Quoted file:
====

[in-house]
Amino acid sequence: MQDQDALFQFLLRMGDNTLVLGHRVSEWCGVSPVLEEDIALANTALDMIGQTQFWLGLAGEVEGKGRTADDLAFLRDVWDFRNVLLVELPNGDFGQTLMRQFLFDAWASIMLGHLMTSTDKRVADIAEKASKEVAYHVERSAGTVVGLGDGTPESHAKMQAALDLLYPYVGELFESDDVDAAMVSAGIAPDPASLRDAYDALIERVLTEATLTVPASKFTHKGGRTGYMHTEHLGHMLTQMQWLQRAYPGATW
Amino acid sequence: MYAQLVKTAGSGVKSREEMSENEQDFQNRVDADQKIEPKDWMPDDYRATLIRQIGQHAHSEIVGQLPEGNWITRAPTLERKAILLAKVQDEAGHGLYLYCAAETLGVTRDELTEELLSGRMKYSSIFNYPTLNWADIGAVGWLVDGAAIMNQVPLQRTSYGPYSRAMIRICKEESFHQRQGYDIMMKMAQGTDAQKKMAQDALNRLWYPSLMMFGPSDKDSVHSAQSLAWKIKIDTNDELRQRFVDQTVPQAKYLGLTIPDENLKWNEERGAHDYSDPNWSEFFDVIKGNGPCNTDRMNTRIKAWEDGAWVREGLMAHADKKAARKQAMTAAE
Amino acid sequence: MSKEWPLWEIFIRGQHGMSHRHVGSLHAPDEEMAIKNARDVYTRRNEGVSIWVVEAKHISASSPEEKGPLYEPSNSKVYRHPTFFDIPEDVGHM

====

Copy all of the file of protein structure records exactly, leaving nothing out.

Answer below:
[in-house]
Amino acid sequence: MQDQDALFQFLLRMGDNTLVLGHRVSEWCGVSPVLEEDIALANTALDMIGQTQFWLGLAGEVEGKGRTADDLAFLRDVWDFRNVLLVELPNGDFGQTLMRQFLFDAWASIMLGHLMTSTDKRVADIAEKASKEVAYHVERSAGTVVGLGDGTPESHAKMQAALDLLYPYVGELFESDDVDAAMVSAGIAPDPASLRDAYDALIERVLTEATLTVPASKFTHKGGRTGYMHTEHLGHMLTQMQWLQRAYPGATW
Amino acid sequence: MYAQLVKTAGSGVKSREEMSENEQDFQNRVDADQKIEPKDWMPDDYRATLIRQIGQHAHSEIVGQLPEGNWITRAPTLERKAILLAKVQDEAGHGLYLYCAAETLGVTRDELTEELLSGRMKYSSIFNYPTLNWADIGAVGWLVDGAAIMNQVPLQRTSYGPYSRAMIRICKEESFHQRQGYDIMMKMAQGTDAQKKMAQDALNRLWYPSLMMFGPSDKDSVHSAQSLAWKIKIDTNDELRQRFVDQTVPQAKYLGLTIPDENLKWNEERGAHDYSDPNWSEFFDVIKGNGPCNTDRMNTRIKAWEDGAWVREGLMAHADKKAARKQAMTAAE
Amino acid sequence: MSKEWPLWEIFIRGQHGMSHRHVGSLHAPDEEMAIKNARDVYTRRNEGVSIWVVEAKHISASSPEEKGPLYEPSNSKVYRHPTFFDIPEDVGHM